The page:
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Speech Police Create Their Own Storm
By Stephen J. Rossie

Square2017 imageRichmond – Just as Hurricane Florence took shape over the Atlantic Ocean and became a threat to Virginians, a verbal storm broke out in Capitol Square. Secretary of Public Safety and Homeland Security Brian Moran shared a Facebook post by the Virginia State Police Association, an organization of more than 2,200 law enforcement professionals.

Typically, sharing news and opinions from partner organizations isn’t a big deal. But Moran crossed a very serious line. What he shared from the VSPA, in effect, called for a boycott of Nike because of its employment of controversial former NFL quarterback Colin Kaepernick — the player who started the kneeling during the national anthem protest and subsequently carried it further by wearing socks depicting police as pigs, among other actions.

The VSPA post contained a letter from the National Troopers Association, another law enforcement professional organization, to Nike CEO Mark Parker, harshly denouncing the corporation’s decision to use Kaepernick as the face of its advertising campaign celebrating the 30th anniversary of its "Just Do It” slogan. The letter also called for a boycott of Nike, which had already begun in an ad hoc, spontaneous way across the country. Several videos of people burning Nike products went viral and made national news. The NTA letter called Nike’s decision a "slap in the face to hundreds of thousands of law enforcement officers” and that it is driving the "fallacy that police . . . are . . . inhumane tyrants.”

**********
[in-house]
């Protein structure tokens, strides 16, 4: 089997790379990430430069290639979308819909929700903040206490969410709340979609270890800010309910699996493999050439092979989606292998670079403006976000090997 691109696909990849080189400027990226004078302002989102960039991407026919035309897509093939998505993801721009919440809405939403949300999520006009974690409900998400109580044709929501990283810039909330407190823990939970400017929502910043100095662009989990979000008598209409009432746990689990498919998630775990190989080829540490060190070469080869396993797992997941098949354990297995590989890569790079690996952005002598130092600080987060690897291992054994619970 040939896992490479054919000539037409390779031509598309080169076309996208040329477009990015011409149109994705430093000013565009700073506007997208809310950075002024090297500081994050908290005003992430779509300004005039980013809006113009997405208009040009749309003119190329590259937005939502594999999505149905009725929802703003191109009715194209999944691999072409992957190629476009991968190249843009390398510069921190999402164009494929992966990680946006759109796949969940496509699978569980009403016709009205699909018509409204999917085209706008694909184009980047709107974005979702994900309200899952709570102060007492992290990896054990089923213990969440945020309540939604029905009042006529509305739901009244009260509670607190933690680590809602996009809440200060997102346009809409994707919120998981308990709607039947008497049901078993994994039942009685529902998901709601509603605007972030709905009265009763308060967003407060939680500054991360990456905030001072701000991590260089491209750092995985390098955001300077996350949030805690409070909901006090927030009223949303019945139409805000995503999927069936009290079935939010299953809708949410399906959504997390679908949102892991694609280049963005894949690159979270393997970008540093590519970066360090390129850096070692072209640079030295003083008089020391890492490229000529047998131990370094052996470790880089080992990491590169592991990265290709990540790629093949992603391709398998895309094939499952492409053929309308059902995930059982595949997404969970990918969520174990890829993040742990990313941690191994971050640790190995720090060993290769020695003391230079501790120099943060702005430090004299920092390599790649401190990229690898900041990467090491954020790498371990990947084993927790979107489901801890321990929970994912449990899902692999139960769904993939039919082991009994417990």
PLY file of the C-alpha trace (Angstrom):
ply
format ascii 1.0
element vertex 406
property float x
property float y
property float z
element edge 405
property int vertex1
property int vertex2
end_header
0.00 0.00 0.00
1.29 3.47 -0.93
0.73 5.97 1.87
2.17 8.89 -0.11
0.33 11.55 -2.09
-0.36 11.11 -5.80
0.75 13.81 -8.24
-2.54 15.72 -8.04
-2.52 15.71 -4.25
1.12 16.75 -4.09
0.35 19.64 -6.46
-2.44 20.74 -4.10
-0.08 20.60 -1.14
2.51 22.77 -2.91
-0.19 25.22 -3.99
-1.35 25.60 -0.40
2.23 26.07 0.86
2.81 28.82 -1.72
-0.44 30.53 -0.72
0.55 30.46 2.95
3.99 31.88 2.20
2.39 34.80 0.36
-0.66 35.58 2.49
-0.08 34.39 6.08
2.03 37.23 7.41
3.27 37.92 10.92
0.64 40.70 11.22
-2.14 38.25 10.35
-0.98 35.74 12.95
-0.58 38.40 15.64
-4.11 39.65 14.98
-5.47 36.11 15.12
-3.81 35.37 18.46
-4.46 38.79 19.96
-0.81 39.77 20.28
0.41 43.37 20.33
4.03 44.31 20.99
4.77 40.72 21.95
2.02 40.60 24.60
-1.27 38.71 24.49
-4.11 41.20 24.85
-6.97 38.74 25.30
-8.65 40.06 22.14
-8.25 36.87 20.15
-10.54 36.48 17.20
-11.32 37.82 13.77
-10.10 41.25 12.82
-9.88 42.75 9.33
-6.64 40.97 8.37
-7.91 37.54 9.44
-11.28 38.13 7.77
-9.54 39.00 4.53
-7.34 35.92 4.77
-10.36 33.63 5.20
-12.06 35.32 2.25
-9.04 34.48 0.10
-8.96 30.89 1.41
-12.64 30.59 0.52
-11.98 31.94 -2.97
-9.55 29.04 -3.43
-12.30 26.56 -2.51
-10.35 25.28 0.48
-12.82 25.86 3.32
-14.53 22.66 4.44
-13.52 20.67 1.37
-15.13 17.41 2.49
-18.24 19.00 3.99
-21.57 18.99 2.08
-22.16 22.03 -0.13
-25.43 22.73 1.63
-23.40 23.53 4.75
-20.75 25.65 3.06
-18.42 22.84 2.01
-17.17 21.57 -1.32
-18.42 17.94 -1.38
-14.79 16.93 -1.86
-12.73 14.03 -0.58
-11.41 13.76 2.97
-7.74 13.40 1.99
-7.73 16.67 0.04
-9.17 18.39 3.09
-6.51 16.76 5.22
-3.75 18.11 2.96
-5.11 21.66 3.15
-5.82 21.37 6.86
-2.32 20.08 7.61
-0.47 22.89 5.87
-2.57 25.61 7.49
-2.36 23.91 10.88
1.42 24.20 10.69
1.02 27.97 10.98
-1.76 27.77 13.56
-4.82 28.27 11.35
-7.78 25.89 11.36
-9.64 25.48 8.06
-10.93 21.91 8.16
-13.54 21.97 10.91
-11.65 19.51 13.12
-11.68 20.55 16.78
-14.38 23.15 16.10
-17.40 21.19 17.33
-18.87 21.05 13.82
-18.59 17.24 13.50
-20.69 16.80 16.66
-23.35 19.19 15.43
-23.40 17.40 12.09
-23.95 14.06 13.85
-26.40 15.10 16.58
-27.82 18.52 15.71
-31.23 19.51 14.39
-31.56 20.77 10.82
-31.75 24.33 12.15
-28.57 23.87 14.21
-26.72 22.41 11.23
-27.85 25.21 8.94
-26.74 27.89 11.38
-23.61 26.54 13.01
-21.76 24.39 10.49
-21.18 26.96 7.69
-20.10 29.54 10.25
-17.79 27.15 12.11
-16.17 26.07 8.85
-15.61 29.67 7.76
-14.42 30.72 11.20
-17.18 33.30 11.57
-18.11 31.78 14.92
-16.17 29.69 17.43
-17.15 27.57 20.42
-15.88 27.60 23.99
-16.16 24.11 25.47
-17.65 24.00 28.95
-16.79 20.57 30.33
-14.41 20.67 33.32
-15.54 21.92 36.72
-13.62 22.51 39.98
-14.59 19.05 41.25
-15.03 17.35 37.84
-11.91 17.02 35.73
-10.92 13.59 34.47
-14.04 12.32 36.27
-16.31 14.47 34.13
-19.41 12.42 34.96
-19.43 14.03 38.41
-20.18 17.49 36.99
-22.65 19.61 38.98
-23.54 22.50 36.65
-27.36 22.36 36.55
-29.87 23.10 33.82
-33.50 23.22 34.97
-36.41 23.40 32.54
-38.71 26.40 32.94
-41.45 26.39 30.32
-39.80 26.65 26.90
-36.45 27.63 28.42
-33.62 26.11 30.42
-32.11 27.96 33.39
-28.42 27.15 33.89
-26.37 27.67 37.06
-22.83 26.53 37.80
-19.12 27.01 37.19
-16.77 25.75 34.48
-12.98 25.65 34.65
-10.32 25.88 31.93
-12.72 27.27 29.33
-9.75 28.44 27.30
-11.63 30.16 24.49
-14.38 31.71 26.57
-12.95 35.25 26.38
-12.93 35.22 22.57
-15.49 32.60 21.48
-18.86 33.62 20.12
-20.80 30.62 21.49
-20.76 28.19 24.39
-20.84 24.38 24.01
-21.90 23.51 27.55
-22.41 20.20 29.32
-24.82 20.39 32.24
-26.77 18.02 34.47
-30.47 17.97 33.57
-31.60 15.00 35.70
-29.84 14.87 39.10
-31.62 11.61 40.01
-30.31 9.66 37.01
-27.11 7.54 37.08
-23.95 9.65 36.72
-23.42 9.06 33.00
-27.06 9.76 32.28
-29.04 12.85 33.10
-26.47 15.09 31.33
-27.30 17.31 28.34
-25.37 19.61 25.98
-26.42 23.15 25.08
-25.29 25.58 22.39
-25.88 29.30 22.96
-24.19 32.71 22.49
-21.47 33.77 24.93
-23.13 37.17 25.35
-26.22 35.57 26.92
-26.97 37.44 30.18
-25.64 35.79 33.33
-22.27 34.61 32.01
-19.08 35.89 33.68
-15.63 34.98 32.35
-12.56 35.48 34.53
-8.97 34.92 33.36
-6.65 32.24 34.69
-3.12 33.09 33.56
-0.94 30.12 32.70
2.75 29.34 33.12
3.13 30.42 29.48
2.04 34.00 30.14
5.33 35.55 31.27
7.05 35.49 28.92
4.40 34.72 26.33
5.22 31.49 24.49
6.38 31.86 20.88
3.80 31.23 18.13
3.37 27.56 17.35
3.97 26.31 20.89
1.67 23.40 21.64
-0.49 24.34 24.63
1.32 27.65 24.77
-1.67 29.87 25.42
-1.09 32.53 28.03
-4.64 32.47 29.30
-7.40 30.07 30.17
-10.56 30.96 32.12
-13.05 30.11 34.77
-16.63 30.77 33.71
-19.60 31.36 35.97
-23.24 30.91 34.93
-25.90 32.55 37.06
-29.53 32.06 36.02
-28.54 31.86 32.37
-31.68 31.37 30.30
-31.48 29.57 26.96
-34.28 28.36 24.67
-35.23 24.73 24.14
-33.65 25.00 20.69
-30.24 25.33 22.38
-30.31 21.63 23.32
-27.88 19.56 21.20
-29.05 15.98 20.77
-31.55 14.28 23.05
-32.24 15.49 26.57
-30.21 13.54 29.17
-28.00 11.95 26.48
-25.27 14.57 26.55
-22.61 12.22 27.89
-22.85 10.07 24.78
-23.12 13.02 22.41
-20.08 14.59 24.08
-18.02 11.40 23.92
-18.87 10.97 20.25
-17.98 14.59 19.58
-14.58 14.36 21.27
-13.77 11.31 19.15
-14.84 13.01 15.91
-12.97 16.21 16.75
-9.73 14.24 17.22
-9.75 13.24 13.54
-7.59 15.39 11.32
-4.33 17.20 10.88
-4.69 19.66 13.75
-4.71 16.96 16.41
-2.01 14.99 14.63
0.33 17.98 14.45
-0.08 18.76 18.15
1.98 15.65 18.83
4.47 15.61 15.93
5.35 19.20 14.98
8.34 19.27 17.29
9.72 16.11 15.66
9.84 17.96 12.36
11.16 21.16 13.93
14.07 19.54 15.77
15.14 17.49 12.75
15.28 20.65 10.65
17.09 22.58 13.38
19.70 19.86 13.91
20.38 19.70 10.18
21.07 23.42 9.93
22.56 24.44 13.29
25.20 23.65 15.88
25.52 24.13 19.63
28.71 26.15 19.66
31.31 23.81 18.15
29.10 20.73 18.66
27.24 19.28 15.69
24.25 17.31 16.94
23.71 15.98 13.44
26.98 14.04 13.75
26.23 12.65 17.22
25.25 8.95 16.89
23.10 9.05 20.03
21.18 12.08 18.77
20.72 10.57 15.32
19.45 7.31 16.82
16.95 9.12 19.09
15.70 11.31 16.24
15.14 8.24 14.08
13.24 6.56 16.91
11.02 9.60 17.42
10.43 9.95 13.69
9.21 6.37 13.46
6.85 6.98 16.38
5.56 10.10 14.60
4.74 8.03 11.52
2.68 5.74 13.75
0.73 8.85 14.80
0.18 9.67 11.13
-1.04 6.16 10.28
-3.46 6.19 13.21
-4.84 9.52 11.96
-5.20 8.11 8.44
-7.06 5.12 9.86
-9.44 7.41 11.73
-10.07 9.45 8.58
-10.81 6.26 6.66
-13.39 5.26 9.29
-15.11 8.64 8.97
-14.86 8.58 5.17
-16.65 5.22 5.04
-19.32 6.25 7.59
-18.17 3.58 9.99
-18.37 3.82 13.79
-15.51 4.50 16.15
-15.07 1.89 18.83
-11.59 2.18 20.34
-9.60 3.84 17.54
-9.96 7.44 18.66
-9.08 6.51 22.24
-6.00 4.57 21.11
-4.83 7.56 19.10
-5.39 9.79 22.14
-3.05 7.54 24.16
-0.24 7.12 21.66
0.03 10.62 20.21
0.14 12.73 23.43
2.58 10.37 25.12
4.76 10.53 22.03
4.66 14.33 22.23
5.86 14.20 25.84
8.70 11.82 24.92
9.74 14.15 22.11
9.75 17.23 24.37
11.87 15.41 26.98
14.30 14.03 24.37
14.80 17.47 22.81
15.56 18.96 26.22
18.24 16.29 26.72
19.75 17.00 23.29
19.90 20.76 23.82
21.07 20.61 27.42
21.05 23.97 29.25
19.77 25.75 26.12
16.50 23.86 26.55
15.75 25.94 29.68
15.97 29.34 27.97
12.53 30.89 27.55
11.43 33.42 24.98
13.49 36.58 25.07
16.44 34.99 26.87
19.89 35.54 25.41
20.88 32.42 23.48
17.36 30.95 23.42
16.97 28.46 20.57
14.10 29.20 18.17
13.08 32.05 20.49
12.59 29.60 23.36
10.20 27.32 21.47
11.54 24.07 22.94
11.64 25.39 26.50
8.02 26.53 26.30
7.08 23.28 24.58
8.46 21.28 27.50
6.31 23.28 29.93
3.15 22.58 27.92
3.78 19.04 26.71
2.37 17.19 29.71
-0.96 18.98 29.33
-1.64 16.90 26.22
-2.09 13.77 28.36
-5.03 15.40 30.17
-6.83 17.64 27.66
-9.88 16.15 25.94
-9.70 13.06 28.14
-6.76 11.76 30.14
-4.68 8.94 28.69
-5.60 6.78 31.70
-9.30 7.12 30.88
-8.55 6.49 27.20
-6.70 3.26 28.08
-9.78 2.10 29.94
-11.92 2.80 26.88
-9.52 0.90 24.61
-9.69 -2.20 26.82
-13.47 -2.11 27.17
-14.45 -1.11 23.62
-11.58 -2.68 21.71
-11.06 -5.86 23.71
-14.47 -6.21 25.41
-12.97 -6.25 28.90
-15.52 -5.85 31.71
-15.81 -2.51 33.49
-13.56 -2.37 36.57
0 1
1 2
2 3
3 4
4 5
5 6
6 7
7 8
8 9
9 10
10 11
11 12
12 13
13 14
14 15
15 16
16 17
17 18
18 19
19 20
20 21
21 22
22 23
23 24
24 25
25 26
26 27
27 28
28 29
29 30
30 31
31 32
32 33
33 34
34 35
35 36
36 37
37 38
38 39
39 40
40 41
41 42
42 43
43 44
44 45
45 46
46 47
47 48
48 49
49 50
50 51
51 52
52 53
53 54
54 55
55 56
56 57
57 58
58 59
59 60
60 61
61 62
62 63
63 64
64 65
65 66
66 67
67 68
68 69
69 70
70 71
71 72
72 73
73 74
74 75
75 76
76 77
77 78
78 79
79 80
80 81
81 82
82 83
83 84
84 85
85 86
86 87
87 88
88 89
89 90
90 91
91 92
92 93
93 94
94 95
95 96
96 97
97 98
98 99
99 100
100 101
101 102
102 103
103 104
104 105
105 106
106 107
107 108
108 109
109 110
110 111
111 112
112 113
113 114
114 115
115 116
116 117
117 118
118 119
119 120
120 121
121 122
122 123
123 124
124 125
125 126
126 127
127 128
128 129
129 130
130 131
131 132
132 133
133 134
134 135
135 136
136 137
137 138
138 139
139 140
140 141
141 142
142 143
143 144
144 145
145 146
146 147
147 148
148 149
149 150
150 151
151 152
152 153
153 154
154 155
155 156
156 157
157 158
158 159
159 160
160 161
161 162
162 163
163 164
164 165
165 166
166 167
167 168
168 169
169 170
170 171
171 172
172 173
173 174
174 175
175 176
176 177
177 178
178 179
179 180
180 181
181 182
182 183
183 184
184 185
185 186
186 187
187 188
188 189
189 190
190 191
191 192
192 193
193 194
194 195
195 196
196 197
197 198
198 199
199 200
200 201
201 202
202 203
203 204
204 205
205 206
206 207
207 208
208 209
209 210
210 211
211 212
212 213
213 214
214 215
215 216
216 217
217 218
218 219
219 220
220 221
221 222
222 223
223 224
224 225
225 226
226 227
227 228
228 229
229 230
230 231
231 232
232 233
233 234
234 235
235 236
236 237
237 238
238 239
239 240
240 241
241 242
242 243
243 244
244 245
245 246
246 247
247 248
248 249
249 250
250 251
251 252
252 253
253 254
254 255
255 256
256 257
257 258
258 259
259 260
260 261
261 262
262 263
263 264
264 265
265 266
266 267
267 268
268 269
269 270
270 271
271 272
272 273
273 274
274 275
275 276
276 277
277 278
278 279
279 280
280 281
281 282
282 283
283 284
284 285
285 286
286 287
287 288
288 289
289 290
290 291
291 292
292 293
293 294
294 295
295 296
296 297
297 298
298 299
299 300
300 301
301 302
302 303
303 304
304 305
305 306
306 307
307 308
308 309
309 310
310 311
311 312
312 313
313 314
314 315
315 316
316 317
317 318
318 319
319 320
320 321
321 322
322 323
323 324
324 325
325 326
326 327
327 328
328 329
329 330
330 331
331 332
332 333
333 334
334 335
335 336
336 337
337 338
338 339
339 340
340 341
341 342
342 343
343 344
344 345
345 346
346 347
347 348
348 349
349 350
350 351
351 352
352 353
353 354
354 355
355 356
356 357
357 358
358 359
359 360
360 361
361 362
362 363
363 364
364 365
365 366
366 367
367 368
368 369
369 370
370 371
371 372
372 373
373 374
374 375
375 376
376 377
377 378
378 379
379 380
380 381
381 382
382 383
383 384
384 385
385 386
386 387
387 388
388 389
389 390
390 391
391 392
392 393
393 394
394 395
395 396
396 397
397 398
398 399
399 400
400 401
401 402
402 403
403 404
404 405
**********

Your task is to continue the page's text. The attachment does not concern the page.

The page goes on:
It wasn’t as if sharing a post from organizations that even Nike knew would object to its decision to hire Kaepernick was news. Taking up for the people under your charge, whose lives are at risk every day in service to their fellow Virginians, shouldn’t be a shocker, much less upsetting.

Moran, a gentlemanly family man whose low-key demeanor mirrors more of his current boss, Governor Ralph Northam, than his former boss, the bombastic Terry McAuliffe, should have been busy with hurricane preparations. Instead he has to divert his attention to quelling the political winds stirred up by a Henrico County progressive activist, who noticed the post and wondered out loud if Moran had been "hacked.”

The man in charge of supervising the State Police now had his speech policed, an unfortunate turn in a culture war in which even the perception of offending offenders is intolerable. Let’s call them the Intolerance Correctness Police. Truly, a society flipped on its head.

Ironically, Moran was a long-term House Democrat who rose to caucus chairman, and a 2009 candidate for his party’s gubernatorial nomination. His liberal credentials are well established. Yet, taking up for his department’s rank and file apparently is no longer orthodox. Ultimately, he issued an apology, claiming the share of the VSPA post was "a mistake,” "not intended as an endorsement,” and "did not reflect his views.” Right.

With Moran sufficiently chastised, Northam didn’t want to be late to the condemnation party, either, saying through a spokesperson that the views in the post were not his nor those of his administration. A safe play with the Intolerance Correctness Police looking over his shoulder.


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